Much of the original roadbed is still in use today and owned by UP, which is descended from both of the original railroads.
Many Canadian and U.S. railroads originally used various broad gauges, but most were converted to by 1886, when the conversion of much of the southern rail network from gauge took place. This and the standardization of couplings and air brakes enabled the pooling and interchange of and rolling stock.
|+ Railroad mileage increase by groups of states|
Source: Chauncey Depew (ed.), One Hundred Years of American Commerce 1795–1895 p 111
|Western States and Territories||1,276||11,400||24,587||52,589||62,394|
|Pacific States and Territories||23||1,677||4,080||9,804|
The railroad had its largest impact on the American transportation system during the second half of the 19th century. The standard historical interpretation holds that the railroads were central to the development of a national market in the United States and served as a model of how to organize, finance and manage a large corporation.Alfred D. Chandler Jr., The Visible Hand: The Managerial Revolution in American Business(1977) pp 81–121.
Contemporary American economic historians have challenged this conventional view. The respective findings of Robert Fogel and Albert Fishlow do not support Rostow’s claim that railroads stimulated widespread industrialization by increasing demand for coal, iron, and machinery. Drawing upon historical data, Robert Fogel found that the impact of railroads on the iron and steel industries was minimal: from 1840 to 1860, railroad production used less than five percent of the total pig iron produced. In addition, Fogel argues, only six percent of total coal production from 1840 to 1860 was consumed by railroads through consumption of iron products.Fogel, Robert W. (1971), Railroads and American Economic Growth. ed. Stanley L. Engerman and Robert W. Fogel. New York: Harper Row. pp. 201. Like Fogel, Fishlow showed that most railroads used very little coal during this time period because they were able to burn wood instead.Fishlow, Albert (1965). American Railroads and the Transformation of the Ante-Bellum Economy Cambridge: Harvard University Press. pp. 14–157. Fishlow also found that iron used by railroads was only 20% of net consumption in the 1850s.
Fogel makes several key assumptions and decisions in his analysis. First, his calculations comprise transportation between the primary markets of the Midwest and the secondary markets of the East and South (interregional) and transportation between cities and rural areas (intraregional). Second, he chooses to focus on the shipment of four agricultural commodities: wheat, corn, beef, and pork. Third, Fogel’s social saving calculation accounts for costs not included in water rates (which include the cargo losses in transit, transshipment costs, extra wagon haulage, time lost because of slower speed and because canals froze in the winter, and capital costs). One criticism citation of Fogel’s analysis is that it does not account for the externalities or "spill-over" effects of the railroads, which (if included) may have increased his estimate for social savings definition. Railroads provided much of the demand for the technological advances in a number of areas, including heat dynamics, combustion engineering, thermodynamics, metallurgy, civil engineering, machining, and metal fabrication. Furthermore, Fogel does not discuss the role railroads played in the development of the financial system or in attracting foreign capital, which otherwise might not have been available.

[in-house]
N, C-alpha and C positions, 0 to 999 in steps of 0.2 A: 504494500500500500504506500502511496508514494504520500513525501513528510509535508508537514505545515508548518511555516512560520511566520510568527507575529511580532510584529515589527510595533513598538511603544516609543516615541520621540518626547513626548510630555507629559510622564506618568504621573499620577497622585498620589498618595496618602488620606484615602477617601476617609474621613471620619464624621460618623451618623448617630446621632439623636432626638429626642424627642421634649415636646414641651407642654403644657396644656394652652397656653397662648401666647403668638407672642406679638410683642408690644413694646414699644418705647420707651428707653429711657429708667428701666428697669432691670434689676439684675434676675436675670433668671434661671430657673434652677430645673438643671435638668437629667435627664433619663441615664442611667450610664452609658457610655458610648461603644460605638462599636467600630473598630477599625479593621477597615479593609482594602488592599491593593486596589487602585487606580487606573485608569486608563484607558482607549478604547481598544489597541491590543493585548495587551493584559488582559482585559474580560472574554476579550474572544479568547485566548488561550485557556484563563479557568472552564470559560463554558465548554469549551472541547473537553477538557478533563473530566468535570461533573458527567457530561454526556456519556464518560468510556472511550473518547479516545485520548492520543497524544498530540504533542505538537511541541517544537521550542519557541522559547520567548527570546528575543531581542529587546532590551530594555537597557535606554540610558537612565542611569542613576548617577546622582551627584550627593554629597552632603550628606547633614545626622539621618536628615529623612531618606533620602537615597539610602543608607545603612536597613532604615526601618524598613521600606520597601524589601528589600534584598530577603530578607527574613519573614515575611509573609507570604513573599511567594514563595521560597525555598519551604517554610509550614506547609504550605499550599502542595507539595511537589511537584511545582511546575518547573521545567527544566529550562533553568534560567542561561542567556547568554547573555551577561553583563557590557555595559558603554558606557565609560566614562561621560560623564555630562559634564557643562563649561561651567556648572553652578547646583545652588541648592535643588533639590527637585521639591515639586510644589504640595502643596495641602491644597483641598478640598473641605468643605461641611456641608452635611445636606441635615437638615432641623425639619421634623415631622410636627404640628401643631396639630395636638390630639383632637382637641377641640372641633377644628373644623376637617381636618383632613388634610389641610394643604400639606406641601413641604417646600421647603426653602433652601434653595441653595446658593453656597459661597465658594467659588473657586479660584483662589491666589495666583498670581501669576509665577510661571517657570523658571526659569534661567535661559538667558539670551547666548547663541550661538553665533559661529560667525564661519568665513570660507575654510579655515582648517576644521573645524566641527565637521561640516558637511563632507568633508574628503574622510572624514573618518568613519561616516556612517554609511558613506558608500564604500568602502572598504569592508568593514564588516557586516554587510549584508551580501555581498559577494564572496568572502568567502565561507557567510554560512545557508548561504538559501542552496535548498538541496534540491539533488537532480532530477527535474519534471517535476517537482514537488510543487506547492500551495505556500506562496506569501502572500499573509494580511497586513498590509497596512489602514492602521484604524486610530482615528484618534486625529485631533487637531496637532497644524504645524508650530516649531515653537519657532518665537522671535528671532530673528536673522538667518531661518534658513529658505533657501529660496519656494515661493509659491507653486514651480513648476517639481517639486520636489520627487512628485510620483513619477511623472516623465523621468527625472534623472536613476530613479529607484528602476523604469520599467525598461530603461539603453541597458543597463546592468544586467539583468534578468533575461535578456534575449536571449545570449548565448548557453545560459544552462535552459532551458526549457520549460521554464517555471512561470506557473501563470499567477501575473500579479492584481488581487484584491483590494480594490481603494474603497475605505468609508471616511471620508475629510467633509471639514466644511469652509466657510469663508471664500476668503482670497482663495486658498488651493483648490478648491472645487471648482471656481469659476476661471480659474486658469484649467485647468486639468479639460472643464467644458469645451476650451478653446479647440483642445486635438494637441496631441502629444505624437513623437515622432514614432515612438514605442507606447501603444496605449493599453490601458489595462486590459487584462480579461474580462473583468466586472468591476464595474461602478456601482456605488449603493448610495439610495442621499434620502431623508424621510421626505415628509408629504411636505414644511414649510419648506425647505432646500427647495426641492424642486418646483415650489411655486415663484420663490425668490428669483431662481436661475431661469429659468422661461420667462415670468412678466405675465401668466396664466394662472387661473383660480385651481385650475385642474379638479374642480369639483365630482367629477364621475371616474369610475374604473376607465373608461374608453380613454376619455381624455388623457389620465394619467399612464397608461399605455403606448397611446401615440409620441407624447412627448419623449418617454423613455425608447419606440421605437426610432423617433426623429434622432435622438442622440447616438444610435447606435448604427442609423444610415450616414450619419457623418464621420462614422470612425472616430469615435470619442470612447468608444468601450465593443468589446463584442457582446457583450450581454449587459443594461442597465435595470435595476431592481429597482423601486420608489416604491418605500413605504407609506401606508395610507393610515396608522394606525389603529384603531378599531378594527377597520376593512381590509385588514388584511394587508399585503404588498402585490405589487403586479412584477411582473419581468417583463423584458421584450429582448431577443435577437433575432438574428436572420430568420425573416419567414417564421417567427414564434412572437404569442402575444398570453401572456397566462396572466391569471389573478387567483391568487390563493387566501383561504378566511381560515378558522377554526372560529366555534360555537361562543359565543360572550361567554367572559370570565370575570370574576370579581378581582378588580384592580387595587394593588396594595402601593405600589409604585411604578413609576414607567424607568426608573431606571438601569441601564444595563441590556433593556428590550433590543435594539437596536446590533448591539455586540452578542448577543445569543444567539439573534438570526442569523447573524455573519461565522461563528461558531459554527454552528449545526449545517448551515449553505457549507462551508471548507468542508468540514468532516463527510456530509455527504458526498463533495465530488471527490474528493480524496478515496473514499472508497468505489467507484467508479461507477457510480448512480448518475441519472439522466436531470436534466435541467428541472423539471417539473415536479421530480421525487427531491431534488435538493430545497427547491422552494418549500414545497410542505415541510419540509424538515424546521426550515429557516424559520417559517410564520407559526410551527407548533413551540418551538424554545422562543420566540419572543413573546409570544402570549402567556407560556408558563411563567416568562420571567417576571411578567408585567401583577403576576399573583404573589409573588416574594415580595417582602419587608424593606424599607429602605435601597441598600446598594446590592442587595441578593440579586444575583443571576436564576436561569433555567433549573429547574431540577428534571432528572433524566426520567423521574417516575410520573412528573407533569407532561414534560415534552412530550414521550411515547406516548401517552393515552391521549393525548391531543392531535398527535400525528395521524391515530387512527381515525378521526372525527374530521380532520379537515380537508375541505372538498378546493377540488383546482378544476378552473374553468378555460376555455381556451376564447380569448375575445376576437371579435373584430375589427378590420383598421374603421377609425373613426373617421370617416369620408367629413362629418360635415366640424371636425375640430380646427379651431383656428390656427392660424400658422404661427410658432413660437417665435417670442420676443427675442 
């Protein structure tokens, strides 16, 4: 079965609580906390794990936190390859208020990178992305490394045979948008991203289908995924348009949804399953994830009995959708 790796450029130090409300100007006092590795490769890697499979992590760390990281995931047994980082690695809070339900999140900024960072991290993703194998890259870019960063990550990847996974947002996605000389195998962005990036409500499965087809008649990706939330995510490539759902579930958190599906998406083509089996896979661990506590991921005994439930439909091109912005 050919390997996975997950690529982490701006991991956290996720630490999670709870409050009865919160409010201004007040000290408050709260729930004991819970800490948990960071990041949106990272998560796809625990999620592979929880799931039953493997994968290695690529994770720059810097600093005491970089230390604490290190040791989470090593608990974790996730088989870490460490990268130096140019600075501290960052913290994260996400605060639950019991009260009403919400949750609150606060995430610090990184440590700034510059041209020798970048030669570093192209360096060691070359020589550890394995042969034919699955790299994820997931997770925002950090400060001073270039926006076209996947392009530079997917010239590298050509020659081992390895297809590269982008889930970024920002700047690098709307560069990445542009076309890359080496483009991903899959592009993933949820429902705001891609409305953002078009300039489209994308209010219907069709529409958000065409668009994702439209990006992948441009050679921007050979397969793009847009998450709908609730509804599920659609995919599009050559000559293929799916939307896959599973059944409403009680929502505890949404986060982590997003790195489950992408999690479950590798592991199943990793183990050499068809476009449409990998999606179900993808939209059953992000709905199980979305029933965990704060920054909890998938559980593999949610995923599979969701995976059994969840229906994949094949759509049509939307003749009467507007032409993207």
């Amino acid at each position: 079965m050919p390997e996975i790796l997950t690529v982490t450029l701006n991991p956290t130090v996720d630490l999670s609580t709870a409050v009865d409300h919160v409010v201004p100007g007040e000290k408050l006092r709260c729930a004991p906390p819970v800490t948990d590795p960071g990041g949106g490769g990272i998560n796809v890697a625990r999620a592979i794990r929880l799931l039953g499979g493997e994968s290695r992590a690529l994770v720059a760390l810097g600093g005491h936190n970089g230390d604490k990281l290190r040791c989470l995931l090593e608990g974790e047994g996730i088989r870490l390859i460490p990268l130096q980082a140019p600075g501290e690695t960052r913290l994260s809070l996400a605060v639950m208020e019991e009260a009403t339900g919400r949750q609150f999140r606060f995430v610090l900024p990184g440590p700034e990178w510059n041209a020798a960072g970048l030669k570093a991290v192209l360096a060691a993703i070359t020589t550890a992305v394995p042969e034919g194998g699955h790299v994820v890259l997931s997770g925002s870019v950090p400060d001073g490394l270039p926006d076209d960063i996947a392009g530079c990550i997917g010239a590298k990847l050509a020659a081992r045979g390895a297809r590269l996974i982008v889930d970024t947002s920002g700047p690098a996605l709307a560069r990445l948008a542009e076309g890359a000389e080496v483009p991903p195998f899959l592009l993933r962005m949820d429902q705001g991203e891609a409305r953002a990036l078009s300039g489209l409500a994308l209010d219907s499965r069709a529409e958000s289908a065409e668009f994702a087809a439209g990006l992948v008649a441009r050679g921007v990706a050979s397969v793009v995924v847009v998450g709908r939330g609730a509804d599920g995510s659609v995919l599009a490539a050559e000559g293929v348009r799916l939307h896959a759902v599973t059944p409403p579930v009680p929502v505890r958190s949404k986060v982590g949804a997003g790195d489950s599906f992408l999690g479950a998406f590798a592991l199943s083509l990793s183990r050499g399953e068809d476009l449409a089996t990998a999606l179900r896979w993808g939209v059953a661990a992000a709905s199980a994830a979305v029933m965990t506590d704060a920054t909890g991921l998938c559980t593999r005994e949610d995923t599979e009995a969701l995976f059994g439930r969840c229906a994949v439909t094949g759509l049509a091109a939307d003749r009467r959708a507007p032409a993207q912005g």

As early as the 1930s, automobile travel had begun to cut into the rail passenger market, somewhat reducing economies of scale, but it was the development of the Interstate Highway System and of commercial aviation in the 1950s and 1960s, as well as increasingly restrictive regulation, that dealt the most damaging blows to rail transportation, both passenger and freight. General Motors and other were convicted of running the streetcar industry into the ground purposefully in what is referred to as the Great American Streetcar Scandal. There was little point in operating passenger trains to advertise freight service when those who made decisions about freight shipping traveled by car and by air, and when the railroads' chief competitors for that market were interstate trucking companies.
Soon, the only things keeping most passenger trains running were legal obligations. Meanwhile, companies who were interested in using railroads for profitable freight traffic were looking for ways to get out of those legal obligations, and it looked like intercity passenger rail service would soon become extinct in the United States beyond a few highly populated corridors. The final blow for passenger trains in the U.S. came with the loss of railroad post offices in the 1960s. On May 1, 1971, the federally funded Amtrak took over (with a few exceptions) all intercity passenger rail service in the continental United States. The Rio Grande, with its Denver-Ogden Rio Grande Zephyr and the Southern with its Washington, D.C.–New Orleans Southern Crescent chose to stay out of Amtrak, and the Rock Island, with two intrastate Illinois trains, was too far gone to be included into Amtrak.